Memory Presentation 2


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This is for my EDCI 500 class on Memory & Teaching.

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Memory Presentation 2

  1. 1. Memory & Teaching By: Stephanie I.
  2. 2. Importance of Knowledge in Learning <ul><li>Knowing is more than just an end product of previous learning, it also guides New Learning </li></ul><ul><li>Teachers need to keep this in mind and remember that students bring previous knowledge to a new learning situation </li></ul><ul><li>“ Knowledge and knowing are the </li></ul><ul><li>outcomes of learning” (Woolfolk, 2007, p. 249) </li></ul>
  3. 3. Example study of Knowledge and Learning <ul><li>A study by Recht and Leslie (1988) shows the importance of knowledge in understanding and remembering new information. </li></ul><ul><li>Step 1: Junior High – identified very good or very poor readers </li></ul><ul><li>Step 2: Tested students on knowledge of Baseball and found that it’s not related to reading ability </li></ul><ul><li>Step 3: Grouped students on abilities and knowledge </li></ul><ul><li>Step 4: Student in all four groups read a passage describing a baseball game and tested various ways to see if they remember the information </li></ul><ul><li>Step 5: Results of how much was Remembered from the passage: </li></ul><ul><ul><li>Poor Readers/High Baseball Knowledge > Good Readers/Low Baseball Knowledge </li></ul></ul><ul><ul><li>Poor Readers/High Baseball Knowledge = Good Readers/High Baseball Knowledge </li></ul></ul><ul><ul><li>Poor Readers/Low Baseball remembered the LEAST of all other groups </li></ul></ul><ul><li>**POINT** A good basis of knowledge can be more important than good reading skills in understanding and remembering. </li></ul>Poor Readers/ Low Baseball Knowledge Poor Readers/ High Baseball Knowledge Good Readers/ Poor Baseball Knowledge Good Readers/ High Baseball Knowledge
  4. 4. Attention & Teaching <ul><li>1 st Step in Teaching: PAY ATTENTION </li></ul><ul><li>Students cannot process info that they do not recognize or perceive </li></ul><ul><li>Info has to go through the working memory (aka: “Workbench”) where it is held temporarily and combined with knowledge from long-term memory to solve or comprehend problems </li></ul><ul><li>Elaborative Rehearsal - is how a student connects info he’s trying to remember with something he already knows </li></ul>(Diagram adapted from Woolfolk, 2007, p. 256)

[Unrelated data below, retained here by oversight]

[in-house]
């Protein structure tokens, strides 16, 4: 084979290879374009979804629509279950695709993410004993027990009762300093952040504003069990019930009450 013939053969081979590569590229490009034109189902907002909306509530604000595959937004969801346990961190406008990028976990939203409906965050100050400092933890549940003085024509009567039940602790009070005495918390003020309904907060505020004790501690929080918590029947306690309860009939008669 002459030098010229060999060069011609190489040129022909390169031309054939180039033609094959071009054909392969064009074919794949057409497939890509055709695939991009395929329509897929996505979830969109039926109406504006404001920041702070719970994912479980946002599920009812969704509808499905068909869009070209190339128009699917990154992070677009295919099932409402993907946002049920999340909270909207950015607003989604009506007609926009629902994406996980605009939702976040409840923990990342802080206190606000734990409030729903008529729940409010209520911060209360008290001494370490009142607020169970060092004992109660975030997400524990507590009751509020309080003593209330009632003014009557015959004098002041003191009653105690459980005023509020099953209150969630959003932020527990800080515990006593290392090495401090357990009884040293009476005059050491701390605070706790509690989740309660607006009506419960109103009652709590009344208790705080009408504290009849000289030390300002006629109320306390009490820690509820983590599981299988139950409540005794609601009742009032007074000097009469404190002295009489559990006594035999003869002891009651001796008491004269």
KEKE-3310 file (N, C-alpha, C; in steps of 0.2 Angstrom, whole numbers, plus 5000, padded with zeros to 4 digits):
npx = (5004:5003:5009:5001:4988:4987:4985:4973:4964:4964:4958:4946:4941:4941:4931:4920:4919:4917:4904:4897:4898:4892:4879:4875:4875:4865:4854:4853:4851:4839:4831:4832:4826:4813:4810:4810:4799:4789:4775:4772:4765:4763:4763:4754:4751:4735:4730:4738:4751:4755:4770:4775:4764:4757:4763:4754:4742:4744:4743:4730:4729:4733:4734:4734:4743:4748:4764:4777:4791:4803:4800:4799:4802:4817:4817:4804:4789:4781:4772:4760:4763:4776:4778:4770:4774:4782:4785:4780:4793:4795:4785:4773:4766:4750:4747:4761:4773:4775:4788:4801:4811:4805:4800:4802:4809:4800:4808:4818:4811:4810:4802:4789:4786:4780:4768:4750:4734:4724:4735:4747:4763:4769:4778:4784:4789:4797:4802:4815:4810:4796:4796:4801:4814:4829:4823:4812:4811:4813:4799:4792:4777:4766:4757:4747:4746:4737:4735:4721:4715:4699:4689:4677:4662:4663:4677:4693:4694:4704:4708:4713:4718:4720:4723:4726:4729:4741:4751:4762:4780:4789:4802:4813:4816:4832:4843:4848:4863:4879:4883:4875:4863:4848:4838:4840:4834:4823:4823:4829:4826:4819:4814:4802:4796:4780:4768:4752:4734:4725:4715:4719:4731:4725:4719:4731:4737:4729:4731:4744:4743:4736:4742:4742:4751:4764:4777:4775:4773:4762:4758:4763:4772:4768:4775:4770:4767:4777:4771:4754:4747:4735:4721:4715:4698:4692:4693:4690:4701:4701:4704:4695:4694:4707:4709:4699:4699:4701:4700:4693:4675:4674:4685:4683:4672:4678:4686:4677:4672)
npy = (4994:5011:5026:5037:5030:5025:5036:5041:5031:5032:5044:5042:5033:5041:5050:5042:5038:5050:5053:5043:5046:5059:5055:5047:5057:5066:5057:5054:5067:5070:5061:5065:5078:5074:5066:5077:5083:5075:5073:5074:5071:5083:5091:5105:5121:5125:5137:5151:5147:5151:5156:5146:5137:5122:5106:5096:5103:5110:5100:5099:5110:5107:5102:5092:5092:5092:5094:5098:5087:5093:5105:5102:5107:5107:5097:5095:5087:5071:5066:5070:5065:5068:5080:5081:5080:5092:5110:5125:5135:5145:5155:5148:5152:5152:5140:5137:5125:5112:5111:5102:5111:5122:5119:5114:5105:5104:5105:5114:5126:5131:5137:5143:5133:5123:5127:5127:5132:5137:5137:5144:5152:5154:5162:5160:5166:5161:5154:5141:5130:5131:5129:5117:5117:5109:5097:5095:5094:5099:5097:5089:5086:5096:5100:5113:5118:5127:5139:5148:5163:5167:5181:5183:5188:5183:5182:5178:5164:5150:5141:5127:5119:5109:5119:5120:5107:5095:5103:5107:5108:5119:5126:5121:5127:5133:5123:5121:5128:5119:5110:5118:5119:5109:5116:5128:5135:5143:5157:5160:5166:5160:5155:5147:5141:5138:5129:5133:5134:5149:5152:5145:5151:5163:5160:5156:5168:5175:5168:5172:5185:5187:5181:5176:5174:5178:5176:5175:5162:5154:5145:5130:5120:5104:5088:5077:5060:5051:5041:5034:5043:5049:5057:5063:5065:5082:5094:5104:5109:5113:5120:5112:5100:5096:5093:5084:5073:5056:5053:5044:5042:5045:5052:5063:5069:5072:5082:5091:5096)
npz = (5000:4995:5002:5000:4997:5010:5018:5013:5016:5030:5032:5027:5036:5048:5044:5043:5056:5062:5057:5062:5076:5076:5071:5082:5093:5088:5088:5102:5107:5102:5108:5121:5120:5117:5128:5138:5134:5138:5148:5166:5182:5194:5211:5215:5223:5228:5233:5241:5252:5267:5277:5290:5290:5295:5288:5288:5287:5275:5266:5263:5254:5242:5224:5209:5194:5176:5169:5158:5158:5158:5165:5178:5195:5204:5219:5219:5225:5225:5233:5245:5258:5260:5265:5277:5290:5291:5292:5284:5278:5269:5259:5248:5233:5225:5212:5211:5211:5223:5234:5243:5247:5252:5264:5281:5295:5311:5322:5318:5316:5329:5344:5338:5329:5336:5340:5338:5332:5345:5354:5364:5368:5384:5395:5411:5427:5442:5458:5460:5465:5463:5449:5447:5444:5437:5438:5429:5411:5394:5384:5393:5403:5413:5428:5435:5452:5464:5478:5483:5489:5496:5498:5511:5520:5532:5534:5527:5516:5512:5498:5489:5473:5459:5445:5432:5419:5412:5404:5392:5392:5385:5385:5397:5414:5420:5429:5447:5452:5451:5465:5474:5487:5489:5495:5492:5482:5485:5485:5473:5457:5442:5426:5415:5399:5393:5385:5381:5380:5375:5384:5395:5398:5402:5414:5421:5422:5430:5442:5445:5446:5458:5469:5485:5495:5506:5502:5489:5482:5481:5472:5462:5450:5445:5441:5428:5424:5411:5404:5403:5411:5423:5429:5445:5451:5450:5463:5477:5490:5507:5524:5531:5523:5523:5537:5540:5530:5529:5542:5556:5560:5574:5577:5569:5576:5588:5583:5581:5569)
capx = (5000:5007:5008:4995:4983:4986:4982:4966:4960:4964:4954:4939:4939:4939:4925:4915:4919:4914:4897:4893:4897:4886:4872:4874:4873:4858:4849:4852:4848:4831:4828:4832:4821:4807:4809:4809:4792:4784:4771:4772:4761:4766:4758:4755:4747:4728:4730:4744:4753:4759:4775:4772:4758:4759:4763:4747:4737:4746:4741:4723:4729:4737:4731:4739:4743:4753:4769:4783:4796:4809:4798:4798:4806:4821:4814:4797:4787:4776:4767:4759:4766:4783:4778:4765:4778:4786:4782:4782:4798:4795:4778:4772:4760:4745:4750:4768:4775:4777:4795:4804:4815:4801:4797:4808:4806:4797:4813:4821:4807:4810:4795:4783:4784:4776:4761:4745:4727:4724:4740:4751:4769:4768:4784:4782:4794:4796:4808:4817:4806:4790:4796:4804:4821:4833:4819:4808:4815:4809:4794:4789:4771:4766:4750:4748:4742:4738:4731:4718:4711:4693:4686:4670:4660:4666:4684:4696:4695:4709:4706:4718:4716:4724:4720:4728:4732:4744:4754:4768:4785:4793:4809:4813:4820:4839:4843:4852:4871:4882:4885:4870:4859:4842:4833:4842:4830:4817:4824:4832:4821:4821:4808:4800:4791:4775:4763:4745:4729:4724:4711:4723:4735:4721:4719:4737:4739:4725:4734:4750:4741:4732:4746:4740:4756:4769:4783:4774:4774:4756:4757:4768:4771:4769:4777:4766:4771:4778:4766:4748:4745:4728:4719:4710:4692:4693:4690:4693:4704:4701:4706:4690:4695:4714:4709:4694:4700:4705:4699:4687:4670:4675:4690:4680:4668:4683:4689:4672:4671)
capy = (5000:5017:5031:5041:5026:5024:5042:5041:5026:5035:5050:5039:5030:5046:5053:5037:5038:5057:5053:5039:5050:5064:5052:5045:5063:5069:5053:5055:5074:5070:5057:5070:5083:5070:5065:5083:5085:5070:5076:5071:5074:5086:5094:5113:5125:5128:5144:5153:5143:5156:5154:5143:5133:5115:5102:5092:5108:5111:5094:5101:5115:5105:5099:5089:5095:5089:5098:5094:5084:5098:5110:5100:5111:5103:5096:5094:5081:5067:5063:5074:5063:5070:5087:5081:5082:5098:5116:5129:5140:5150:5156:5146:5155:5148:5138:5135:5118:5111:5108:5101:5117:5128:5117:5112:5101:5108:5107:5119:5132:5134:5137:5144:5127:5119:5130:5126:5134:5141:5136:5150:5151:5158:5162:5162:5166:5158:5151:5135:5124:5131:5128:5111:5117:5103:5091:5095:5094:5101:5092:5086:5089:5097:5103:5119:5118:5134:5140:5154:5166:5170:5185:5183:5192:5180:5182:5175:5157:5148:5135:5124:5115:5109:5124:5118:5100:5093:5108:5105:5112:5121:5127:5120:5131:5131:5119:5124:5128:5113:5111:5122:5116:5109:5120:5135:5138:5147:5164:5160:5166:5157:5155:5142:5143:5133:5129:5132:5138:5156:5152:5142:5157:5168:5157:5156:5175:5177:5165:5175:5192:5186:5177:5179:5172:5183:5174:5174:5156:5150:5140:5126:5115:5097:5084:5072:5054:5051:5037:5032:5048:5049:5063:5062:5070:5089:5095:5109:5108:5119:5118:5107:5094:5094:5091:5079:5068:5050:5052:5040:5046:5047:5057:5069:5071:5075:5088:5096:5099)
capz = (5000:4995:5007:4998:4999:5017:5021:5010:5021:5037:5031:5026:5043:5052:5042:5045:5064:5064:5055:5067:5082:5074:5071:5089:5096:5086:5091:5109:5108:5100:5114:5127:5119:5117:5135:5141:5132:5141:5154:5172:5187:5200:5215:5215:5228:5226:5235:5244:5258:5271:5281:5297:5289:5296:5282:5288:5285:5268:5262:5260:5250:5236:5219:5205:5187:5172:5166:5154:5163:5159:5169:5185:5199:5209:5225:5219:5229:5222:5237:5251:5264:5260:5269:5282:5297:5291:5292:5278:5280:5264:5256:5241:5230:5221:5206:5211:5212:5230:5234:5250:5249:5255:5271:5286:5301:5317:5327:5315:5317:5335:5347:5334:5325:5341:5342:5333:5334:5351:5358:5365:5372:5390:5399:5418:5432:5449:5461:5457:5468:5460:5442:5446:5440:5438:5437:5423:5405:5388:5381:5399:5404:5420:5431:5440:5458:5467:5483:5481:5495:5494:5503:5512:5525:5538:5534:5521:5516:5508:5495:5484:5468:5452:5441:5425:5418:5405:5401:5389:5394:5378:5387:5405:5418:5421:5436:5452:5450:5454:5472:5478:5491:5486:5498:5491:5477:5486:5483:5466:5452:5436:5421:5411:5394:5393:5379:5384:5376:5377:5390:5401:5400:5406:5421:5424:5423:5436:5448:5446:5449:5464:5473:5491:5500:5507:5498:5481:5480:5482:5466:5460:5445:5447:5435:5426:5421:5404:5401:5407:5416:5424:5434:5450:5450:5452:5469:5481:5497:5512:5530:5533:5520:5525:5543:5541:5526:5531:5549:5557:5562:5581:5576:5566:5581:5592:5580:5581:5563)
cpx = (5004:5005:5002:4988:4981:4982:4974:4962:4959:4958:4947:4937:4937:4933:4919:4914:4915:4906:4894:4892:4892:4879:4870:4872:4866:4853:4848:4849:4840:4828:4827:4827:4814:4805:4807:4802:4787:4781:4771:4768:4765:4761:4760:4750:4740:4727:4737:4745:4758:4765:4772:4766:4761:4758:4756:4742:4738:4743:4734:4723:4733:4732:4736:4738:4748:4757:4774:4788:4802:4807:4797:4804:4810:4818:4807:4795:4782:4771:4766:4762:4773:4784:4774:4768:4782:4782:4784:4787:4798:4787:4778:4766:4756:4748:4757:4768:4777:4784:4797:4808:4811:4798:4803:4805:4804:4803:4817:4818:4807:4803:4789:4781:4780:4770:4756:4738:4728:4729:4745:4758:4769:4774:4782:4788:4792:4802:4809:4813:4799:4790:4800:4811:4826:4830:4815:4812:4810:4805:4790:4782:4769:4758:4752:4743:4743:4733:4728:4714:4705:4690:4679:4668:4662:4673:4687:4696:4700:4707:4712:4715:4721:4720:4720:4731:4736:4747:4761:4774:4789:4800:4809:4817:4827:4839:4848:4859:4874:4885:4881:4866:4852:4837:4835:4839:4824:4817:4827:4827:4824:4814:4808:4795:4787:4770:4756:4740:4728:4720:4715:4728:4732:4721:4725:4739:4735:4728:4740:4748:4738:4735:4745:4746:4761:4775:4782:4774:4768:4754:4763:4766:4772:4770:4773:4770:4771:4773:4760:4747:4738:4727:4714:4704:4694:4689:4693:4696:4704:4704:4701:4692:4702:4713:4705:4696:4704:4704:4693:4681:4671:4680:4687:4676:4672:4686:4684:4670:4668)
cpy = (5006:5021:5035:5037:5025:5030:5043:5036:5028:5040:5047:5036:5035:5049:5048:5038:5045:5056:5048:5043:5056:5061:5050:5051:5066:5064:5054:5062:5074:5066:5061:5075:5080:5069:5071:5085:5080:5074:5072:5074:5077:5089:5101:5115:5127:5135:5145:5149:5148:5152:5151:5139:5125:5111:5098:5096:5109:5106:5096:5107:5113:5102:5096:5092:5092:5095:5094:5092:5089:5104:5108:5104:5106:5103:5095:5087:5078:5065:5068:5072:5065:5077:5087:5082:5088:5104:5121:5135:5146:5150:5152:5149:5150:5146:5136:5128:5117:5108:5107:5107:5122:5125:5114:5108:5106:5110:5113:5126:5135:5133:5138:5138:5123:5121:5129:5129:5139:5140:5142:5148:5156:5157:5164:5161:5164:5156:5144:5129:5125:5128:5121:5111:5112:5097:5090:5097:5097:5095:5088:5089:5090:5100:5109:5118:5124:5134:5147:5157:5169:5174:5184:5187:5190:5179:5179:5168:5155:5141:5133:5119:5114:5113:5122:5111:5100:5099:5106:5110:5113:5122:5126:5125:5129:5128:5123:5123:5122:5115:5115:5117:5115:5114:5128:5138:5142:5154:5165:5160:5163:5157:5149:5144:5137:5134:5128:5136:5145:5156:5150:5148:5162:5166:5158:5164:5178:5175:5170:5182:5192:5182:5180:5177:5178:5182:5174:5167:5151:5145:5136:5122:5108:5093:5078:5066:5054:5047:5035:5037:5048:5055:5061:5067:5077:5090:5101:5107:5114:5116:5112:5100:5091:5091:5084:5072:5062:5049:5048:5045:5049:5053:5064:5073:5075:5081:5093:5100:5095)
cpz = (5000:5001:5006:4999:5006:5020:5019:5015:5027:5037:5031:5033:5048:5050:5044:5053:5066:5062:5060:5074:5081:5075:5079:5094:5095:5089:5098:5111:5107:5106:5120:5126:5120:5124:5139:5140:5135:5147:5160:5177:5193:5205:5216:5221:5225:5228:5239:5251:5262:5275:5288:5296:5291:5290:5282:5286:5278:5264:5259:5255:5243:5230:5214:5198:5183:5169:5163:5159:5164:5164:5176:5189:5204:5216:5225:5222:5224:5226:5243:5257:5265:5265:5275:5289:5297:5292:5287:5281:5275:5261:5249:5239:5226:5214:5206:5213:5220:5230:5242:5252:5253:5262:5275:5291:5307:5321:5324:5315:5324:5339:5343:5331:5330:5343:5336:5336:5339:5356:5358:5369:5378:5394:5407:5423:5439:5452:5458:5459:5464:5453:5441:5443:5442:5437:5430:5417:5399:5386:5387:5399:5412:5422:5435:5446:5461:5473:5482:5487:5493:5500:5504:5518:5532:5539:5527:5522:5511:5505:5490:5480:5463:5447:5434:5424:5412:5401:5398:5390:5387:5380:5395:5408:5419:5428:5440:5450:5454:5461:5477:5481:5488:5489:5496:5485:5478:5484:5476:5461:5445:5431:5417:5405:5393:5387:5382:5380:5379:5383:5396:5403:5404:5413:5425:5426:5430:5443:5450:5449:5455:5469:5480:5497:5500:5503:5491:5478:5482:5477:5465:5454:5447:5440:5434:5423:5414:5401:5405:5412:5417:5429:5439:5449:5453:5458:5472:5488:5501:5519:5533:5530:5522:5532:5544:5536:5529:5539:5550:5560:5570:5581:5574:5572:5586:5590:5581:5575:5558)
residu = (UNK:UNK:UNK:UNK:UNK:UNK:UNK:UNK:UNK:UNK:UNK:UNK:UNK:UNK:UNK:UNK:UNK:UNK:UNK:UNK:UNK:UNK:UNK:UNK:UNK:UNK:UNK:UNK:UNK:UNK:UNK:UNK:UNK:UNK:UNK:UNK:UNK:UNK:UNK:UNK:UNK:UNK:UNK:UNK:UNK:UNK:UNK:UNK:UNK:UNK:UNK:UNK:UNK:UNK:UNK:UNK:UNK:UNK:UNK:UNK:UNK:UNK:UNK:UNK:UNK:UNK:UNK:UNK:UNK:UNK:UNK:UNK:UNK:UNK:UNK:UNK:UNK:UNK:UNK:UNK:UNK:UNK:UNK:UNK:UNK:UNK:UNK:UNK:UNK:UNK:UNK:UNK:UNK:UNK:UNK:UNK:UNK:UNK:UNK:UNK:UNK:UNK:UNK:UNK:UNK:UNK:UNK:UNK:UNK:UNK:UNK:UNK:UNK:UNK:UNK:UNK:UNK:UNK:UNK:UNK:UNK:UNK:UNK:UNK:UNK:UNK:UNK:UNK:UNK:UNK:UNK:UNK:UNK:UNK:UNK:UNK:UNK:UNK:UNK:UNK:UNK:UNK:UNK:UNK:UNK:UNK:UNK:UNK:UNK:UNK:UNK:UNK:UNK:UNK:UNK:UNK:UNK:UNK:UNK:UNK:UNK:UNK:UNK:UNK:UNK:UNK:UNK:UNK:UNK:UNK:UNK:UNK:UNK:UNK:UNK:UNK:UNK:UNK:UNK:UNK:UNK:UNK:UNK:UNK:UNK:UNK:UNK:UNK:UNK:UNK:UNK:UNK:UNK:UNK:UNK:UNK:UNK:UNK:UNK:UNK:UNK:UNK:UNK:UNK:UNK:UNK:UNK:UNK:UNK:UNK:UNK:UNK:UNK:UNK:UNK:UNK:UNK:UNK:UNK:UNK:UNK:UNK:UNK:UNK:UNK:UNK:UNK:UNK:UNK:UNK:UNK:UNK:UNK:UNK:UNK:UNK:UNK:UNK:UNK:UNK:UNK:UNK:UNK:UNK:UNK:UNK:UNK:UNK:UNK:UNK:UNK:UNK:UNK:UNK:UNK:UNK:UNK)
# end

5. 5. Long-Term Memory = The Goal of Teaching <ul><li>Long-Term memory holds the information that you have learned well. It’s the permanent storage of knowledge </li></ul>(Table adapted from Woolfolk, 2007, p. 257) Depends on representation and organization Propositional networks, schemata, productions, episodes, images Practically Unlimited Practically Unlimited Relatively Slow Long-Term Immediate Words, images, ideas, sentences Very Brief: 5-20 sec. Limited Very Fast Working Retrieval Contents Duration Capicity Input Type of Memory
  6. 6. Storing Information in Long-Term Memory <ul><li>The way a student learns info in the first place, strongly affects his recall later. </li></ul><ul><li>Elaboration </li></ul><ul><li>Builds extra links to existing knowledge </li></ul><ul><li>Material that is elaborated when first learned will be easier to recall </li></ul><ul><li>Teaching Tip: Have a student “make an idea their own” by having them translate info into their own words, create examples, explain to a peer, draw or act out a relationship, or apply the info to solve new problems </li></ul><ul><li>Organization </li></ul><ul><li>Material that is well organized is easier to learn and to remember than bits and pieces of info </li></ul><ul><li>Structure serves as a guide back to the information when it needs to be recalled </li></ul><ul><li>Teaching Tip: Especially for difficult or complex info – place a concept in a structure to help learn and remember both general definitions and specific examples </li></ul><ul><li>Context </li></ul><ul><li>Aspects of physical and emotional context – places, rooms, moods, who is with us – are learned along with other info </li></ul><ul><li>It is easier to recall info when the current context is similar to the original one </li></ul><ul><li>Teaching Tip: Help students to use context when recalling difficult information. Prompt “We discussed this two days ago in history during…” it might help trigger a memory to start the recall process </li></ul>